A reason for DNA's accuracy? - (Sep/01/2008 )
A cell so accurately replicates DNA that there is less than one mistake per billion nucleotides added to the growing chains. Suggest a reason for this, please help me.
DNA polymerase adds bases from 5'->3', but can also remove bases from the 3' end=exonuclease ,the 3'->5' exonuclease can remove the last base that was added, if it was added incorrectly=proofreading, then fill in that sequence with the correct base ,proofreading makes replication extremely accurate at producing an exact copy .
if your questions mean why DNA's accuracy, then the answer is to maintain the genetic stability. as for instance if it mutated frequntly then different species emerge form one species. human offspring should be human.
The DNA should stay the fidelity of the chain to conserved the genes,as party said if got lots of error could drive to mutations. The coding part of genes need to stay conserved so the proteins will be functional. As the cell age will have an acumulation of nucleotide error, but the genes that make the characteristic of the specie will remain the same or at least the mutations will no interfere with the protein functionability. Thats why we have a system that corrects the errors the Mismatch Repair Proteins will remove several hundreds of bases before and after the error, not the incorrect one only (as many think) then the replication will resume. If the MMR proteins don't function well the accumulation of mutation will be higher leading to diseases like cancer.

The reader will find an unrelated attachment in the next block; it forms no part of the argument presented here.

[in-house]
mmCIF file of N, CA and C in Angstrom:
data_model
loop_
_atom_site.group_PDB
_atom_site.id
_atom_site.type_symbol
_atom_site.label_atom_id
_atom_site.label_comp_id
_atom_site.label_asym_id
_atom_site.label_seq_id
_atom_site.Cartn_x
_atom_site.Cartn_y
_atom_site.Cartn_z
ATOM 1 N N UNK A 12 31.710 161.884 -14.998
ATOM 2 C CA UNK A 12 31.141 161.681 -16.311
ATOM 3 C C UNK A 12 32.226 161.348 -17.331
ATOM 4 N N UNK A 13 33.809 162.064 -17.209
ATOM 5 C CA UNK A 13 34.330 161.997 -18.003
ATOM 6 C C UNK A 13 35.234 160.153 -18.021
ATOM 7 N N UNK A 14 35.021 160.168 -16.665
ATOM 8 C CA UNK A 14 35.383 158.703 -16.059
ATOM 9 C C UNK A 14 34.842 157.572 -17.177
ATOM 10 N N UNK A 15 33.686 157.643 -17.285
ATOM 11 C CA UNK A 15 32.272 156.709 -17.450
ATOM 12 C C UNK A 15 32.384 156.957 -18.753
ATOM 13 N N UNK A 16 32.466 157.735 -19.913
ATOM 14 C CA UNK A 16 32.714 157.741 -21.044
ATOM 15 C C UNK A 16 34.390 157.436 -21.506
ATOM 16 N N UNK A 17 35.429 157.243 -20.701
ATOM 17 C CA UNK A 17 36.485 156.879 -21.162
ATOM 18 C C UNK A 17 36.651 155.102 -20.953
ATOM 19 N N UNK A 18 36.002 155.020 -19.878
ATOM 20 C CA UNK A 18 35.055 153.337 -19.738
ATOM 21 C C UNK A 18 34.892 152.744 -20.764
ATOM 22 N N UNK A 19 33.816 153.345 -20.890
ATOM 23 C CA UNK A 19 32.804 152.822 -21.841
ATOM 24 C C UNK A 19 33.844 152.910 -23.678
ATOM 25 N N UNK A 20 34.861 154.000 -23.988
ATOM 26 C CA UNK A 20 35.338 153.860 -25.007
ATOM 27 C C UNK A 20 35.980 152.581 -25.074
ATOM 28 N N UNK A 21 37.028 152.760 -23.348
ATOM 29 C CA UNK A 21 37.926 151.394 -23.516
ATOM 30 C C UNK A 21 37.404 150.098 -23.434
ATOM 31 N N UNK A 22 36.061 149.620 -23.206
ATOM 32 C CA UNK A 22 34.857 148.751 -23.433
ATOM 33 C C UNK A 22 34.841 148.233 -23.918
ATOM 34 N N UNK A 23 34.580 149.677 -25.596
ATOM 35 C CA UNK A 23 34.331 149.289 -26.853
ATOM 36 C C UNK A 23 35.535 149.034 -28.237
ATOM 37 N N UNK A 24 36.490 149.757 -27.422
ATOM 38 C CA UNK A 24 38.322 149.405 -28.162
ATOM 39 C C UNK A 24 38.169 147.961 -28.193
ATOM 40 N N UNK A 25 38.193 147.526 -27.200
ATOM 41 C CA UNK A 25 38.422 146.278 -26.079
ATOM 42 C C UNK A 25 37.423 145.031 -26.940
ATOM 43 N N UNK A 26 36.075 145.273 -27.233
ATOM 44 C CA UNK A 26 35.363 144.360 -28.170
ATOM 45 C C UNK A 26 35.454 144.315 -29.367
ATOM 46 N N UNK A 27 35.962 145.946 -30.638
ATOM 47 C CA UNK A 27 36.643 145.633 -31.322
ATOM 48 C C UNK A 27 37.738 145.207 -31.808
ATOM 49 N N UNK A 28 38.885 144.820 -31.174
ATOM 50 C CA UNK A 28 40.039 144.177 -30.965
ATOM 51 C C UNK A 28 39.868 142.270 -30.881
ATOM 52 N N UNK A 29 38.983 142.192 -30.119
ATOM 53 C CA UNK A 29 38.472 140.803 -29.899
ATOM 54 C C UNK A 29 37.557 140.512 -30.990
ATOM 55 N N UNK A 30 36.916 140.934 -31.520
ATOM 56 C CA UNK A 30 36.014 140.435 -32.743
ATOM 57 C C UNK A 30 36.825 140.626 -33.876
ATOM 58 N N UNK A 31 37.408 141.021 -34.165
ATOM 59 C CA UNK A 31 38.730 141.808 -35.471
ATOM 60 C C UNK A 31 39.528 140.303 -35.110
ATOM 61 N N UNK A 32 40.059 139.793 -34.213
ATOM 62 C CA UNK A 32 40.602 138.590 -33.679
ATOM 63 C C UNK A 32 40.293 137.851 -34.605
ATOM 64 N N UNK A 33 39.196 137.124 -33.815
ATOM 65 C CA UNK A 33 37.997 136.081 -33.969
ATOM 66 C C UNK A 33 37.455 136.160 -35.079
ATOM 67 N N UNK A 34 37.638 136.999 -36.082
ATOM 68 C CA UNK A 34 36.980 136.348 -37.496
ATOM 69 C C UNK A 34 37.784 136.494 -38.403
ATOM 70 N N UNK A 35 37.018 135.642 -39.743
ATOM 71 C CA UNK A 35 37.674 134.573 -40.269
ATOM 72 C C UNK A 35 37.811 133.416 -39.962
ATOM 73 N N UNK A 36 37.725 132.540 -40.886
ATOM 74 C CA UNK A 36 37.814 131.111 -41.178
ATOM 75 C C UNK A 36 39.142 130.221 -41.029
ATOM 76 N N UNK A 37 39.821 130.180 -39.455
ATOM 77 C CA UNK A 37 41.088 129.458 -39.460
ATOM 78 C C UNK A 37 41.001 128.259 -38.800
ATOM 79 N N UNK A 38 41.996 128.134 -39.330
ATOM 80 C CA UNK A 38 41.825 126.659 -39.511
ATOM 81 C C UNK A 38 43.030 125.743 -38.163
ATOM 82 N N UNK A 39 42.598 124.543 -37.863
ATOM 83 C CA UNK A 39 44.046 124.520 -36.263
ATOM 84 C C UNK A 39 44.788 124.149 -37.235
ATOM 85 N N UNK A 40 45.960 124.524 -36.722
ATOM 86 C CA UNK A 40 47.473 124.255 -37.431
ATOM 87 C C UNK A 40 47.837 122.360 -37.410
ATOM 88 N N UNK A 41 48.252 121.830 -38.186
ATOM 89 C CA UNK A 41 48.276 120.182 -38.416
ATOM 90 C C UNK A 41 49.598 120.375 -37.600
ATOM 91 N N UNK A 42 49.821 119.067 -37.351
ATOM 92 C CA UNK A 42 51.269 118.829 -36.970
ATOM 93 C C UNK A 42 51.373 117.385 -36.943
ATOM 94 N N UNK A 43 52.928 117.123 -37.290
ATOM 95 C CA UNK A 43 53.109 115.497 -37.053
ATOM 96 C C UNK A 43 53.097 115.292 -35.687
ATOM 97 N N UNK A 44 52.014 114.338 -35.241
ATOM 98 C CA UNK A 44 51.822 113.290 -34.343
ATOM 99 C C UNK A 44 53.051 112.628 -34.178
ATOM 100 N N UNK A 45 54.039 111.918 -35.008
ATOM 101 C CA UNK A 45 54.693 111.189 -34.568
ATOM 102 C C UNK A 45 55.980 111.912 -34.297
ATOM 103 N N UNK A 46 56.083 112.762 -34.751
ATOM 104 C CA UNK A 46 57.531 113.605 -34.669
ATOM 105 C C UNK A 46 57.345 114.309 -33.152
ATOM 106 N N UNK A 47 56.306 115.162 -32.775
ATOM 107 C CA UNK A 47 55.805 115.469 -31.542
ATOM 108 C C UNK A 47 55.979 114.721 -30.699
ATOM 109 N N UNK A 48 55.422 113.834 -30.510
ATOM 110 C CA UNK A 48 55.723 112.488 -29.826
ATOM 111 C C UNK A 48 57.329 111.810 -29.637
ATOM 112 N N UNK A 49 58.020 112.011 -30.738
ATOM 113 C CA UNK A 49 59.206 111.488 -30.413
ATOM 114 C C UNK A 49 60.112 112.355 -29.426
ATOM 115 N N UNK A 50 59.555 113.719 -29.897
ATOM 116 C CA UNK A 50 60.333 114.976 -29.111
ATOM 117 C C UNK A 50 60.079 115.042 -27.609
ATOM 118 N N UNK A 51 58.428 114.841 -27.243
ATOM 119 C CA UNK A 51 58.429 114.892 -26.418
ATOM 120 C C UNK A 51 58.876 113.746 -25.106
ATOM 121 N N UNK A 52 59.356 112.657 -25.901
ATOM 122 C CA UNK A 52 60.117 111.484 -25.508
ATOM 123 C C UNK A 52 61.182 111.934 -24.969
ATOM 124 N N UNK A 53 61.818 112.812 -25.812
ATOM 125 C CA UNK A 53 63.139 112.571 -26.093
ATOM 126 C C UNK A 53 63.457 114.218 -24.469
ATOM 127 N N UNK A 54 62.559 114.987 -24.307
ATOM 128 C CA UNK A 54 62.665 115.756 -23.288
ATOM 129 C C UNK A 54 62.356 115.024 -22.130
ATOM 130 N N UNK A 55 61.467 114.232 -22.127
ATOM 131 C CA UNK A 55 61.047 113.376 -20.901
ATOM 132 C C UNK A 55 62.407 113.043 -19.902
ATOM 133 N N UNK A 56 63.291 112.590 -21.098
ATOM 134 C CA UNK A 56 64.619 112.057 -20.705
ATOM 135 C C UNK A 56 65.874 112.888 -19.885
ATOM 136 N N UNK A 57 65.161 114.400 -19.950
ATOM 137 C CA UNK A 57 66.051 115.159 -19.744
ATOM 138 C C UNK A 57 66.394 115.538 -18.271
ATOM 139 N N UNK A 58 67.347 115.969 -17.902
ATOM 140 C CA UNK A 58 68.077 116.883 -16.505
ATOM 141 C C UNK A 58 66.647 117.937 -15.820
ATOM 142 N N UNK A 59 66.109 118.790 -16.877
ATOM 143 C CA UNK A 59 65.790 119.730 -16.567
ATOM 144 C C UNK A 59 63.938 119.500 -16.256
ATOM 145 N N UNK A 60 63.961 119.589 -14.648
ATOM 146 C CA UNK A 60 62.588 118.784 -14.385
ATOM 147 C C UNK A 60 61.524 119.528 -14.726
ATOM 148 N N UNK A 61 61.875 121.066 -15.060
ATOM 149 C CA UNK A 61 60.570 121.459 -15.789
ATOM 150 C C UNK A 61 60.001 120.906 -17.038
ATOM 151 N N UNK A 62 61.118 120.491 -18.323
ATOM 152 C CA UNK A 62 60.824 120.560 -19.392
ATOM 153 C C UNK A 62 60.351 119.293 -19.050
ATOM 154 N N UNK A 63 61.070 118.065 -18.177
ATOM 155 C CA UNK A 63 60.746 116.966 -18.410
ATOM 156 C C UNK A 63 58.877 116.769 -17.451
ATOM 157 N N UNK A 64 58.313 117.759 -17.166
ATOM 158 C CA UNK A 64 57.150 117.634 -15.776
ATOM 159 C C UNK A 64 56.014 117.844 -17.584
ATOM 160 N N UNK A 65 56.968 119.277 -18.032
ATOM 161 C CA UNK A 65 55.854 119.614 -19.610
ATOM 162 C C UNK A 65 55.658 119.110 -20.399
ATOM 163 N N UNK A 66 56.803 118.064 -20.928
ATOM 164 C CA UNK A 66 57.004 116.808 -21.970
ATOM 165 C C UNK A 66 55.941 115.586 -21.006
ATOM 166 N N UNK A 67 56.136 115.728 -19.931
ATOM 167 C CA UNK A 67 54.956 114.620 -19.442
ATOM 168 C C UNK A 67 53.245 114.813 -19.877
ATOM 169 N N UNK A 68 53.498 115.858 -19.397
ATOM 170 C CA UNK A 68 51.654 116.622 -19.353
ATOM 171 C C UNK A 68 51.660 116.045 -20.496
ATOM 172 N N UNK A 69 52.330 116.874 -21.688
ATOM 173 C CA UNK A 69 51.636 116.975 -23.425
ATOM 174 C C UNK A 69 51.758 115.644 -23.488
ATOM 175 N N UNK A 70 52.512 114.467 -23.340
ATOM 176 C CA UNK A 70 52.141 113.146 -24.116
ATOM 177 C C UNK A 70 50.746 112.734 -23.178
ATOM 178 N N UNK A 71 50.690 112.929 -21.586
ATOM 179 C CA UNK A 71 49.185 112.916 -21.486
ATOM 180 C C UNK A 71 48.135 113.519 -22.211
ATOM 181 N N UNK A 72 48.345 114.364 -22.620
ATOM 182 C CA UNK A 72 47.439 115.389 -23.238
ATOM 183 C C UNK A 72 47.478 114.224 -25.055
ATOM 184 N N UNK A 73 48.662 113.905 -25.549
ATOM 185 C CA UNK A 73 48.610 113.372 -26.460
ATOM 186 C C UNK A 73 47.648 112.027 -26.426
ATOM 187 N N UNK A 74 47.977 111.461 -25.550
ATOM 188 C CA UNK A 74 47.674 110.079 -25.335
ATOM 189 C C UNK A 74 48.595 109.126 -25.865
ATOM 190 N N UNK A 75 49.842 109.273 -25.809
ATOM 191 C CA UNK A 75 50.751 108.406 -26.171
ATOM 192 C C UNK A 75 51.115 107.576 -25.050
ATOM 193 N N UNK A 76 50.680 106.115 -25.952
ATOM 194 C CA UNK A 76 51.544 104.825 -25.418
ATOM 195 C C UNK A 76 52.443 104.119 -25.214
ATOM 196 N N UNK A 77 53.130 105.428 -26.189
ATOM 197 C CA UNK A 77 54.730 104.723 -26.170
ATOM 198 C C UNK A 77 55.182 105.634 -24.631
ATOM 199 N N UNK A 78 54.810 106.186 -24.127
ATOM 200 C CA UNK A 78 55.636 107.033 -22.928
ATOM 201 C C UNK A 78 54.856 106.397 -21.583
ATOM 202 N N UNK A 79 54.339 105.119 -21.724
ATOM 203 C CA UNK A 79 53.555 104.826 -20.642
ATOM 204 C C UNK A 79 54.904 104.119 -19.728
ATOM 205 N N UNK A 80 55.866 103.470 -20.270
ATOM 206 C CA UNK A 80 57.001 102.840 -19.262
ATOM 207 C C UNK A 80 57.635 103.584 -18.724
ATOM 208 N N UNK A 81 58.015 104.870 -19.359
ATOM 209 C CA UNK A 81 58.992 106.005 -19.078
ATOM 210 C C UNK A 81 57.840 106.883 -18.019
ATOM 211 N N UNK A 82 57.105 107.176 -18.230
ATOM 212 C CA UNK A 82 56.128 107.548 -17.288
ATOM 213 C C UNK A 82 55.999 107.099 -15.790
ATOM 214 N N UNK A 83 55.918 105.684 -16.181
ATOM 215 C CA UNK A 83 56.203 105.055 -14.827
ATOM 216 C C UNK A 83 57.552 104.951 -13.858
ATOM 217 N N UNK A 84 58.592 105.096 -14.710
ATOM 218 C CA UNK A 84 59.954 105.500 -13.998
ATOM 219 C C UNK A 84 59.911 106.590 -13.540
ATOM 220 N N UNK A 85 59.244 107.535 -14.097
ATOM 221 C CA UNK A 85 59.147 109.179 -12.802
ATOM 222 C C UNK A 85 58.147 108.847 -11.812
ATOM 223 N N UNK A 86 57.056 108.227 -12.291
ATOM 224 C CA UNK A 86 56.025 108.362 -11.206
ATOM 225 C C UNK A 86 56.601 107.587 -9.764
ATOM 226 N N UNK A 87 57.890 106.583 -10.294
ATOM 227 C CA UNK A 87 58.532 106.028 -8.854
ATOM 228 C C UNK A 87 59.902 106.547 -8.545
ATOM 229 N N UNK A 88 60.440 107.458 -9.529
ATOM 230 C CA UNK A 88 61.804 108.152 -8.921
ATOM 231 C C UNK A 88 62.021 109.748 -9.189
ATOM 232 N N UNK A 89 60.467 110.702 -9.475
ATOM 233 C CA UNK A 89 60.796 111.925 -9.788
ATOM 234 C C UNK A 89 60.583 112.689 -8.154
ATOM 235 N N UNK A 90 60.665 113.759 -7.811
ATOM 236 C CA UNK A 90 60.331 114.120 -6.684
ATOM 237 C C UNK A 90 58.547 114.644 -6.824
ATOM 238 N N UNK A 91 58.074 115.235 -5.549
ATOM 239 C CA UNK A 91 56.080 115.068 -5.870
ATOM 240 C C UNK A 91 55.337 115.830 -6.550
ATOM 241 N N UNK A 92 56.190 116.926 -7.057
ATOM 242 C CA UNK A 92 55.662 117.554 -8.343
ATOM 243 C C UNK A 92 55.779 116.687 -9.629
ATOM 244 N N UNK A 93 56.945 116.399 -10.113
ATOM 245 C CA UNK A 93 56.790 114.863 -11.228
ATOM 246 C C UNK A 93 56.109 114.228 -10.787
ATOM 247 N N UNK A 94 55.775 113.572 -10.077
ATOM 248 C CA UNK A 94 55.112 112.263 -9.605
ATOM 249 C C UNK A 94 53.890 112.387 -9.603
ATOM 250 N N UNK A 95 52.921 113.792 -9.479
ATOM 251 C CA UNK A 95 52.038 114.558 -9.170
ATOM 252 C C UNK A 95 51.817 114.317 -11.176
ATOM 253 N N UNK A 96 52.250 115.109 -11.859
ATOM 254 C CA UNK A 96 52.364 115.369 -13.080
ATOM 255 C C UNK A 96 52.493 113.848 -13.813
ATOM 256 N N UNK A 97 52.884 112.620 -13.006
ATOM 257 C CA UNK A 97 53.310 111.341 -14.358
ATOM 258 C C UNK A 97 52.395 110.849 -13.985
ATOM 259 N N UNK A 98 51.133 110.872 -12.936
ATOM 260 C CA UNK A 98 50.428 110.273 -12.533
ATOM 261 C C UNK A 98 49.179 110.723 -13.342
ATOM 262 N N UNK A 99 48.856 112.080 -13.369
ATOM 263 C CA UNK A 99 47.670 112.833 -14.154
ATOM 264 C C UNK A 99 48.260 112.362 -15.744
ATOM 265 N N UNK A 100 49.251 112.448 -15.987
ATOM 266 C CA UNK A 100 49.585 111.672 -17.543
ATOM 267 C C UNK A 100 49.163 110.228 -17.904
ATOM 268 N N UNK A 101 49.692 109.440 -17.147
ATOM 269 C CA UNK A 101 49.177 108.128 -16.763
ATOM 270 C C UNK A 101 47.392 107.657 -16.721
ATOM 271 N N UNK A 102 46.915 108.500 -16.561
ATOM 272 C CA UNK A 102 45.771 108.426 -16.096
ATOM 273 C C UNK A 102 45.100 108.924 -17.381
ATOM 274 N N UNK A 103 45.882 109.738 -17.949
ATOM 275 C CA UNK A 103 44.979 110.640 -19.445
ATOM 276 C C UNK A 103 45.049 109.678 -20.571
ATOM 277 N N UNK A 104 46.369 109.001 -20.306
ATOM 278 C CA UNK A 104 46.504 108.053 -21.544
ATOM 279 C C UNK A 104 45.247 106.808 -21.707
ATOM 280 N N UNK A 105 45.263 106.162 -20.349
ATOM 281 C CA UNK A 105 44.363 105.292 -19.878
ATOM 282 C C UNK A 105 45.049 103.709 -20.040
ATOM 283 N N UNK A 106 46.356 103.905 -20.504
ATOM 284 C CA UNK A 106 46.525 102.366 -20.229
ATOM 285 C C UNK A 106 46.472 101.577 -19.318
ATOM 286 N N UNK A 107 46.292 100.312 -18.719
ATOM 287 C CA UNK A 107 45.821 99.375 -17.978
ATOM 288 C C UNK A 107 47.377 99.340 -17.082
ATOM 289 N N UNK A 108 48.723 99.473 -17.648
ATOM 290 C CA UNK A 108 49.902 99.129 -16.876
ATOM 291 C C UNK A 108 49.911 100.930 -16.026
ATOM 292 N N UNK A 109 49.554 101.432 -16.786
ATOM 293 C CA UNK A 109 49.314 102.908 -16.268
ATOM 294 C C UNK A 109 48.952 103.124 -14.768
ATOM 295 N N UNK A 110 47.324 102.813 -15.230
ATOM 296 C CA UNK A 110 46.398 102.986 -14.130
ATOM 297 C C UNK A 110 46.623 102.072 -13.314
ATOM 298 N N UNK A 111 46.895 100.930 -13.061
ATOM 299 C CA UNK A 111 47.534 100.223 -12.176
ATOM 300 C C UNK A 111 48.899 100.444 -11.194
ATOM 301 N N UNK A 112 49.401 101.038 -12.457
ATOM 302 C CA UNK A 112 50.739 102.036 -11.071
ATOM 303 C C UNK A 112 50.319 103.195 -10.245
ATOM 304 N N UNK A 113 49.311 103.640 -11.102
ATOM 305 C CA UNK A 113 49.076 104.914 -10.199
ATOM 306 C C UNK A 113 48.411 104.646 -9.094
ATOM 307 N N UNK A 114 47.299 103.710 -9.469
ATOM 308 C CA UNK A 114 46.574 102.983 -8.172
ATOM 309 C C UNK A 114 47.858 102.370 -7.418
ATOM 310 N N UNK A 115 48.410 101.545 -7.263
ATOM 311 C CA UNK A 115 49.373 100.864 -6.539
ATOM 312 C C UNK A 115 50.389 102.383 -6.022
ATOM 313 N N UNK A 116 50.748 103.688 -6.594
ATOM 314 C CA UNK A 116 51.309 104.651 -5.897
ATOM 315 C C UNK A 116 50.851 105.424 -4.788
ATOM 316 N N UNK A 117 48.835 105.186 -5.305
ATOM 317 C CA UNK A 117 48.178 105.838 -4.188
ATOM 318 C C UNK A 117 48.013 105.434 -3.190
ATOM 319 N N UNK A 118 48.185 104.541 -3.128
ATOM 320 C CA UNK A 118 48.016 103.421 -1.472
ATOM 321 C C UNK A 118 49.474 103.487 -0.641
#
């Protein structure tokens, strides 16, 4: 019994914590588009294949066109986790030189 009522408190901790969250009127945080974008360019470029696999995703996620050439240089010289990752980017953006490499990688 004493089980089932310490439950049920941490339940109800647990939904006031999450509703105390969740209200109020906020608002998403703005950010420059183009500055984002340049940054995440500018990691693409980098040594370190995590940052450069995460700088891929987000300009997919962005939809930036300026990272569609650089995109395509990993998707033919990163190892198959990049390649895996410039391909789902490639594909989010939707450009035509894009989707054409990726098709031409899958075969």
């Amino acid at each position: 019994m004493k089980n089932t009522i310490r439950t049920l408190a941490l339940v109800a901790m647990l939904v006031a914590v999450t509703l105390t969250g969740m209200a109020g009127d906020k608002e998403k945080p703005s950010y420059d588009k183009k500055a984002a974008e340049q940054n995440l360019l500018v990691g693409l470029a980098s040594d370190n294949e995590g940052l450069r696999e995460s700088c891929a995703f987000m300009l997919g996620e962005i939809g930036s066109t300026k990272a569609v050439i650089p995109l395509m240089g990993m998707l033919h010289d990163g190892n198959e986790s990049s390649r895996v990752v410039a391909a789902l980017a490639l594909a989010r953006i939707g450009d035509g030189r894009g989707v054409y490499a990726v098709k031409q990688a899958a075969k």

Bonus points: why isn't the accuracy dramatically higher?
hi thx everyone
the replies have really helped me
and Spanishflower, thx i have my answer and thx to others i have more knowledge on DNA's accuracy.
So that there is chance for some mutation.
Monkey's offspring become less of monkey and more of human.